Pope Benedict XVI's Most Powerful Gift to the Church

Pope Benedict XVI waves as he leaves the mass for Ash Wednesday, opening Lent, the forty-day period of abstinence and depriva
Pope Benedict XVI waves as he leaves the mass for Ash Wednesday, opening Lent, the forty-day period of abstinence and deprivation for the Christians, before the Holy Week and Easter, on February 13, 2013 at St Peter's basilica at the Vatican. Pope Benedict XVI made his first public appearance on Wednesday since his shock resignation announcement, asking thousands of cheering pilgrims at the Vatican to 'keep praying for me'. AFP PHOTO / GABRIEL BOUYS (Photo credit should read GABRIEL BOUYS,GABRIEL BOUYS/AFP/Getty Images)

The end of the pontificate of Pope Benedict XVI is a dramatic one. It leaves the Catholic world at a kind of ecclesiastical hiatus between two worlds. The church that brought us to Vatican II, however hard Benedict XVI tried to restore it, is more distant than ever. It is at a crossover point between a church that still looks like the past but which is now forever marked by the issues of the age which Benedict XVI confronted but could not resolve.

The Church whose identity has been forever Western and European is less Western every day and barely European thanks to its declining numbers everywhere. A whole new kind of religious pluralism is everywhere now. Religious sensibilities are no longer regional, which means that a new sense of conscious formation must be seen as distinct from either local culture or politics and cannot be privileged by either.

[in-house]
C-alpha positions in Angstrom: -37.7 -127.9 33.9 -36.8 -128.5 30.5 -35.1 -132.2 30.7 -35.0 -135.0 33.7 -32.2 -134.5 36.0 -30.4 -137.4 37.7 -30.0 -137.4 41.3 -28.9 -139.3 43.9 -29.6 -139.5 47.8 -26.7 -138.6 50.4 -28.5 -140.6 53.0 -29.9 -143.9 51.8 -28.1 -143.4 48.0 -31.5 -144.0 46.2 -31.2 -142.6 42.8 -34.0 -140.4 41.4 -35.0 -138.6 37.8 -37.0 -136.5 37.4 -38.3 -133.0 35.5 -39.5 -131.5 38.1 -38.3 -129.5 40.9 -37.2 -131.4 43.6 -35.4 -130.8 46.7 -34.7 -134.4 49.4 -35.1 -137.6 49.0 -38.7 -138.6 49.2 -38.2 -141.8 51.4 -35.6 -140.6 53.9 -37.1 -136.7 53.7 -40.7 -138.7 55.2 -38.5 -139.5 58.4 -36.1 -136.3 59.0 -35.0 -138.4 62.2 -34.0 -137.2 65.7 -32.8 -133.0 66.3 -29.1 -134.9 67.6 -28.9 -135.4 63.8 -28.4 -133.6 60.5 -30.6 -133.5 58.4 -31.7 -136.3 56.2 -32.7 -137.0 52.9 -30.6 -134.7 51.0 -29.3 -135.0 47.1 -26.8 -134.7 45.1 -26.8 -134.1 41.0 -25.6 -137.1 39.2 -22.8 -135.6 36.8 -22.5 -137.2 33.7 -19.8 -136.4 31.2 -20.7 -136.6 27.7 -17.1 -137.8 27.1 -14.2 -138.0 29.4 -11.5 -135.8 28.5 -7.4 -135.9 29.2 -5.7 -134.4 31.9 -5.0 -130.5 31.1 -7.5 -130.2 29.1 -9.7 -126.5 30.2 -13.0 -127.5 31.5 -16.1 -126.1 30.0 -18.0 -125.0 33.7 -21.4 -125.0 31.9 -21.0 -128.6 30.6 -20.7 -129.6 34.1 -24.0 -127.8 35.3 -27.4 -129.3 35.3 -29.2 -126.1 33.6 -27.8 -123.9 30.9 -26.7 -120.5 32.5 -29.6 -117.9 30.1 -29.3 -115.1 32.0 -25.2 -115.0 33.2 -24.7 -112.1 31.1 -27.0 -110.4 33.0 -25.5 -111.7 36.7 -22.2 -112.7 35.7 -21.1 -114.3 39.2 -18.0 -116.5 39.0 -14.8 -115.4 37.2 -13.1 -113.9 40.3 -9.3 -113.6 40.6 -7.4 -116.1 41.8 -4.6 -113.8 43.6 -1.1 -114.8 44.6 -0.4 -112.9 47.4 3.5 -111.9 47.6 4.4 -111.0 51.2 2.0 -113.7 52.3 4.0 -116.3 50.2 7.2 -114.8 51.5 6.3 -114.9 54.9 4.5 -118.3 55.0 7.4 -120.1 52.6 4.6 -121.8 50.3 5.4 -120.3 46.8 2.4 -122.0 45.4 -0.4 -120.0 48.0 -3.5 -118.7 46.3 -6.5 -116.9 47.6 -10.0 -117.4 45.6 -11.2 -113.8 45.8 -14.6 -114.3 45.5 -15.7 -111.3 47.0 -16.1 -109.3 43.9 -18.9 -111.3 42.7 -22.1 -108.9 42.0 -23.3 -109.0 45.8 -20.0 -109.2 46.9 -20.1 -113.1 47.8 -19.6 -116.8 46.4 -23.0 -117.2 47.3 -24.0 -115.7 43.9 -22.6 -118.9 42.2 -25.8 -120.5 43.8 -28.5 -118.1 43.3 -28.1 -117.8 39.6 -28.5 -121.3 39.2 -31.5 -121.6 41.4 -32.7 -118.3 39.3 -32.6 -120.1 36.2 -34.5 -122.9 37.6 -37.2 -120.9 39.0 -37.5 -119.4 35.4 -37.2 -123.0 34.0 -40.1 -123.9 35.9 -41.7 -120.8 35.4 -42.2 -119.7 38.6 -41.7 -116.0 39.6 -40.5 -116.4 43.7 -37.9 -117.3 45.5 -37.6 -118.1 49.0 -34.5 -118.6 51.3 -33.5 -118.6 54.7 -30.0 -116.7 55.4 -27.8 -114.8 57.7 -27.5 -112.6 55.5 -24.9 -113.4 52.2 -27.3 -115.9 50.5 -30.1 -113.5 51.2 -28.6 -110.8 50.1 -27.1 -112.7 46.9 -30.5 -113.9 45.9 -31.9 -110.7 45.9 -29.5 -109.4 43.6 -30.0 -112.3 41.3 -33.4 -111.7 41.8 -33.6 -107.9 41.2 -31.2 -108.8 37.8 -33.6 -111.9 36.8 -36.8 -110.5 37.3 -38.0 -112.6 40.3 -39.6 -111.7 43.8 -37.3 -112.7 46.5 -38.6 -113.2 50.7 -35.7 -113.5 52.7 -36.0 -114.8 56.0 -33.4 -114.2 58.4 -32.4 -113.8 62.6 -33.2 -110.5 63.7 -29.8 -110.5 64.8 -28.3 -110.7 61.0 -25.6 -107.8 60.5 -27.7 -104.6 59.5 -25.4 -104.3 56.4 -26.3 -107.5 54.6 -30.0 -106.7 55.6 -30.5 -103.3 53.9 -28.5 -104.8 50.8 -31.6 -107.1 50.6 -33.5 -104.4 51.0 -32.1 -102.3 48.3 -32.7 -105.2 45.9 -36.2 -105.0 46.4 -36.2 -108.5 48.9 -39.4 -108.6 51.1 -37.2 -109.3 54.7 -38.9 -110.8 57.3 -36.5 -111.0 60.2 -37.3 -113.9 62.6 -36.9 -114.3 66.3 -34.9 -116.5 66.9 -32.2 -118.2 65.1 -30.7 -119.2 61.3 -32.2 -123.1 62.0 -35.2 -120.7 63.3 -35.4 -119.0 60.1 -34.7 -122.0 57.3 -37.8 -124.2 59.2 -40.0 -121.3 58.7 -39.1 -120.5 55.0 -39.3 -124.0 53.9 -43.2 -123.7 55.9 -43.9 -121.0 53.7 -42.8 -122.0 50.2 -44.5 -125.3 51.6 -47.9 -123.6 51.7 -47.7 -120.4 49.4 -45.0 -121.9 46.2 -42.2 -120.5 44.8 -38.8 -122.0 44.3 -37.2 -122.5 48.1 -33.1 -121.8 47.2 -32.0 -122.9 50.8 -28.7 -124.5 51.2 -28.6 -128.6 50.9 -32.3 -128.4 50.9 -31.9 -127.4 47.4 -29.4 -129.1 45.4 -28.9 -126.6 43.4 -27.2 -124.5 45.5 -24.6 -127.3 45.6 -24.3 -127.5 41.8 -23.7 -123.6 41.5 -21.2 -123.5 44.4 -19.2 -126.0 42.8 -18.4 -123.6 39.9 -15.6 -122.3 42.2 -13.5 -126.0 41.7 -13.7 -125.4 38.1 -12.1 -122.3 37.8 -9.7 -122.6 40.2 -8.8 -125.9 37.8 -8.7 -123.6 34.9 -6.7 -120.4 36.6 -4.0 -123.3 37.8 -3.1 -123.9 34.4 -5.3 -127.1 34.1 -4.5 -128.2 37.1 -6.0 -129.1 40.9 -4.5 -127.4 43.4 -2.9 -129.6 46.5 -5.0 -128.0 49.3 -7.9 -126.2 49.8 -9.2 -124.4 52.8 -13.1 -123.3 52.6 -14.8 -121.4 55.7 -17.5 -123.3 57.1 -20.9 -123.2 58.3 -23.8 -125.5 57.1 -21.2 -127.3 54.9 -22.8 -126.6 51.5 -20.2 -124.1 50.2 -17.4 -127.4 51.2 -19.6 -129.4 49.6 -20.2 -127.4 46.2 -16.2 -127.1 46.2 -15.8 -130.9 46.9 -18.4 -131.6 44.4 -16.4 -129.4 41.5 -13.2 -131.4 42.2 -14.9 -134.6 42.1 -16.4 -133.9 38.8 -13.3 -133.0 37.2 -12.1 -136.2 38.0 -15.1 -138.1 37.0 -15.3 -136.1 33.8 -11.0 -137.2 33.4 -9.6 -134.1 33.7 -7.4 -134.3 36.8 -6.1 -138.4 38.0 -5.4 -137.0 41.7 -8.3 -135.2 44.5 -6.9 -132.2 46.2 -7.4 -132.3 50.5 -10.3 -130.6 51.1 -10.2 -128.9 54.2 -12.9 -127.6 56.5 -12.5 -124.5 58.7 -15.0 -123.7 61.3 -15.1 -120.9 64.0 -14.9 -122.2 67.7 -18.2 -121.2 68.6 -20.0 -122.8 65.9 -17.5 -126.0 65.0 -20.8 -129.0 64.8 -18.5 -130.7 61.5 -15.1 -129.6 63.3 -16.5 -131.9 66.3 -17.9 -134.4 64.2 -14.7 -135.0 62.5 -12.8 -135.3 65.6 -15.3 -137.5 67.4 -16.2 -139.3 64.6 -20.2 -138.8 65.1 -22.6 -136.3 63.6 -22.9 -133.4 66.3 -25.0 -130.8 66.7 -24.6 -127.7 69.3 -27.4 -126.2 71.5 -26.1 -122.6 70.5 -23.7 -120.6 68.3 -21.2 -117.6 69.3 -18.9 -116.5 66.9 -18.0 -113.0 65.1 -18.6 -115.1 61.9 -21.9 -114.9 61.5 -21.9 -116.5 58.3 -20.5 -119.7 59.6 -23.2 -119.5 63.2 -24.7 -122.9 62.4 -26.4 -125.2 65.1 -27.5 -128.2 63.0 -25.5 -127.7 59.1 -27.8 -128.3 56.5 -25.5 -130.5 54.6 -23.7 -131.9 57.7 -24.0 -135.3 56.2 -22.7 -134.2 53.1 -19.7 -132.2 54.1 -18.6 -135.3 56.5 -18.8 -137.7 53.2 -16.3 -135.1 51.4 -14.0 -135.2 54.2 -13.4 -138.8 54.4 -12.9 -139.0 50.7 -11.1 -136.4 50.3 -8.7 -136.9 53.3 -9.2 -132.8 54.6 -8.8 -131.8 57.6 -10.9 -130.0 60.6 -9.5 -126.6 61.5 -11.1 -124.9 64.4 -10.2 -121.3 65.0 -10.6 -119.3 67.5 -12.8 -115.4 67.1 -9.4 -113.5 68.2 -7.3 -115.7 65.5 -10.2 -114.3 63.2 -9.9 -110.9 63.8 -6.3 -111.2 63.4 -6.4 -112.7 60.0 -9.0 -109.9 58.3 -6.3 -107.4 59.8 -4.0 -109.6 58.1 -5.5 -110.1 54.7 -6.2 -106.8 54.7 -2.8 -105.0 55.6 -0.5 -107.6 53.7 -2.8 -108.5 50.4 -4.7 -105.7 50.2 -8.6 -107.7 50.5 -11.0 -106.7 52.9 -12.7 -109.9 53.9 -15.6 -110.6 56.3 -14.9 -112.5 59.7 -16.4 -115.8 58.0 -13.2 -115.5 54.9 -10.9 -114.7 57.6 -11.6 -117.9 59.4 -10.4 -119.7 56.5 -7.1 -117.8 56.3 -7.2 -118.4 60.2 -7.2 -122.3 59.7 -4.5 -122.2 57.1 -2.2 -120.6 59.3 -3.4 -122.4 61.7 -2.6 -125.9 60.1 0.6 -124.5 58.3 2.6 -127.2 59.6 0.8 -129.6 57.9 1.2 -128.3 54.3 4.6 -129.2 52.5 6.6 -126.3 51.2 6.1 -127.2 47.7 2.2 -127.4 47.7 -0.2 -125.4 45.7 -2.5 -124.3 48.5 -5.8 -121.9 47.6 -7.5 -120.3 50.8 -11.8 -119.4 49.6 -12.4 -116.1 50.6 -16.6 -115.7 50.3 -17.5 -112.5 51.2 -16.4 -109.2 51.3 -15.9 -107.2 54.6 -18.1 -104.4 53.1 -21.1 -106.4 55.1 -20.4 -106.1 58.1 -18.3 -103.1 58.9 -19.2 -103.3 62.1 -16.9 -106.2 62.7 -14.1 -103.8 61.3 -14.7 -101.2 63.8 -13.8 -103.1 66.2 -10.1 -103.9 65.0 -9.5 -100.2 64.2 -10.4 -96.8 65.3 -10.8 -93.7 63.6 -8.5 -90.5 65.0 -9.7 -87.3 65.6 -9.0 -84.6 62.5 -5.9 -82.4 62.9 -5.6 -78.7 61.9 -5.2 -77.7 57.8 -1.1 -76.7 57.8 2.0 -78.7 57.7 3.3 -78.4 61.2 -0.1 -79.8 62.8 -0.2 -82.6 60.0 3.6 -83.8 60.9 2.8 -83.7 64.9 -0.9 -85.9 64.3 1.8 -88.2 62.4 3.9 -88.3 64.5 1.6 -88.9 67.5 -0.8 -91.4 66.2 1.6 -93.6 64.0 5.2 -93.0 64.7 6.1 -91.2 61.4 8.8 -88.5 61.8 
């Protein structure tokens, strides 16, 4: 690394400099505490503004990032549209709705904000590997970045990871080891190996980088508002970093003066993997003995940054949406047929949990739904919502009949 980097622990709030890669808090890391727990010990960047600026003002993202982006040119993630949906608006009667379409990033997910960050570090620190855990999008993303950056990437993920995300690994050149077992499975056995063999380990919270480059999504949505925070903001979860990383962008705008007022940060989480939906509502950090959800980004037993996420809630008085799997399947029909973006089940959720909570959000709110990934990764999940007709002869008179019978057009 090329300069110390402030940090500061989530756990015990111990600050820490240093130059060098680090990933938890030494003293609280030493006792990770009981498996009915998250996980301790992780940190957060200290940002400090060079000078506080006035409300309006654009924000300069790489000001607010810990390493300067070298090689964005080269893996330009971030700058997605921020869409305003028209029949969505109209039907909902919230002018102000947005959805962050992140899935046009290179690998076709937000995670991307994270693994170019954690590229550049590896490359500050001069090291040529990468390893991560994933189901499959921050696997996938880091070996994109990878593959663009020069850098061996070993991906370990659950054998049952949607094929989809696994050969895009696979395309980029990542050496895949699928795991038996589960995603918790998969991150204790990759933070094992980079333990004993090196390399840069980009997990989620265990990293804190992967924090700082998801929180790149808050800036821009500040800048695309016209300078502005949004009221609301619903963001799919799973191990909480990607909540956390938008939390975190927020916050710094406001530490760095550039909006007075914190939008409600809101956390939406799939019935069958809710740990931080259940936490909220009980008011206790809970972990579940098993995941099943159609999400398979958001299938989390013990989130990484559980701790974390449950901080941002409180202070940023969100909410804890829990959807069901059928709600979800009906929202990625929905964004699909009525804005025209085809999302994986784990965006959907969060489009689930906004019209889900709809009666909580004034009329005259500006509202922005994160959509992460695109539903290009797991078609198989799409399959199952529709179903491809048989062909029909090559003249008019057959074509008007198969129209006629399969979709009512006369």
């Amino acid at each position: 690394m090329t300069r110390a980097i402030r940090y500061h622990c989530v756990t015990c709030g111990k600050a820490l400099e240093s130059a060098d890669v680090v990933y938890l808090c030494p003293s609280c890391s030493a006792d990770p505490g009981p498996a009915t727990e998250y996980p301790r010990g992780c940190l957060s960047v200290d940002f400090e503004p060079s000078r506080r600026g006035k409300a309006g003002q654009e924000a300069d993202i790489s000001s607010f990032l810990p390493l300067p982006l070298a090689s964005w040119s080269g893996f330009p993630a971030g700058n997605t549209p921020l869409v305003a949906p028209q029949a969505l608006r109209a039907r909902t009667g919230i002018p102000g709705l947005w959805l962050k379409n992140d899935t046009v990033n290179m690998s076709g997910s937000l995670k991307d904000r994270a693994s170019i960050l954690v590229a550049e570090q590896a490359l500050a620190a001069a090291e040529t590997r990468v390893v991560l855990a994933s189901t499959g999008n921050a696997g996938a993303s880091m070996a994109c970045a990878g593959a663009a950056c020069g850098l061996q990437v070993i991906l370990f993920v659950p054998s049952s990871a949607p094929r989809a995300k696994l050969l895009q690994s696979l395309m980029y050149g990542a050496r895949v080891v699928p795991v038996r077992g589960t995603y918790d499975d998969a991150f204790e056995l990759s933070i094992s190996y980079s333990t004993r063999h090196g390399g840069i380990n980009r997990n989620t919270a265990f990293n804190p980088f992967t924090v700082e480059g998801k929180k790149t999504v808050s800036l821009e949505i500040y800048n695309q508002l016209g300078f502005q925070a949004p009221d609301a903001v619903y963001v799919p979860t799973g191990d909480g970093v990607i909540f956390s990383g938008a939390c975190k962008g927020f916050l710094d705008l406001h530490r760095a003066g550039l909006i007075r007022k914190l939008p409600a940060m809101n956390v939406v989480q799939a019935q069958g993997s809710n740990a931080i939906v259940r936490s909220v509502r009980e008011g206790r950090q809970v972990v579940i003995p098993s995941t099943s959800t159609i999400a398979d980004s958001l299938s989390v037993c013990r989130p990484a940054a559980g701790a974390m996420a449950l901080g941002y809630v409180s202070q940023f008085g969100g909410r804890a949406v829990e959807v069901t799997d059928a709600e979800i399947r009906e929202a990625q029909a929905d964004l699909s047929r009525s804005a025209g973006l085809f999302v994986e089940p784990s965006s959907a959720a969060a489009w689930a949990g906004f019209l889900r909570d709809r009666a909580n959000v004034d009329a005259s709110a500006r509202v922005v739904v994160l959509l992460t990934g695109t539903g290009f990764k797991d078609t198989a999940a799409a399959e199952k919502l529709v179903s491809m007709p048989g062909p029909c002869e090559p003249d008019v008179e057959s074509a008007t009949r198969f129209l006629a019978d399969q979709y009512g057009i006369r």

Issues of collegiality are simmering everywhere, the voice of the laity is clear, the integrity of the church itself is suspect. Its total disregard for the contribution of women to it, either as an institution or as a spiritual system, has rent the cloth right down the middle. It is a man's church -- organizationally, theologically and spiritually. But at the same time, secular society rather than the church has taken the lead in promoting the equality and role of women and a lay church which recognizes the spiritual role of women is growing up outside of it.

The attitude of the church toward gays has done as much to distance their families from the church as it has the LGBT community itself. Most obvious of all, the wound to the church as a result of the lingering effects of the sex abuse scandal is deep and costly, in more ways than one.

These are not business-as-usual organizational questions in a changing world. These are issues that touch the very core of what it means to be human, to be holy, to be Christian, to be church. They are not going to go to disappear when this pontificate disappears. They have not been addressed by this pontificate in any way that gives hope for their resolution. But they have been exposed.

The fact that Benedict XVI has very humbly admitted the immensity of the present moment for the Church and decided to step out of it in favor of someone whose energies are fresher and, hopefully, more in touch with the pastoral problems of this transition from one era to another is, perhaps, the most powerful gift of this papacy. Old laws will not save us from this time. Cosmetic changes in the church will not renew it.

As Pope Benedict clearly knows, this will take new energy, deep insight and the willingness to rethink the face of the faith from the bottom up in a world now doing experiments on Mars, grappling with a theology of evolutionary spirituality, coming face to face with all the religions of the world in every city on the planet -- and the implications of that for politics and society, as well as religion -- and breaking down barriers between "Jew and Greek, slave and free, man and woman" everywhere. It will be a contest now between attitudes and new vision. This pope is making way for that new vision. At this time in history, when the world is changing by the day, it is hard to imagine a greater contribution to the church.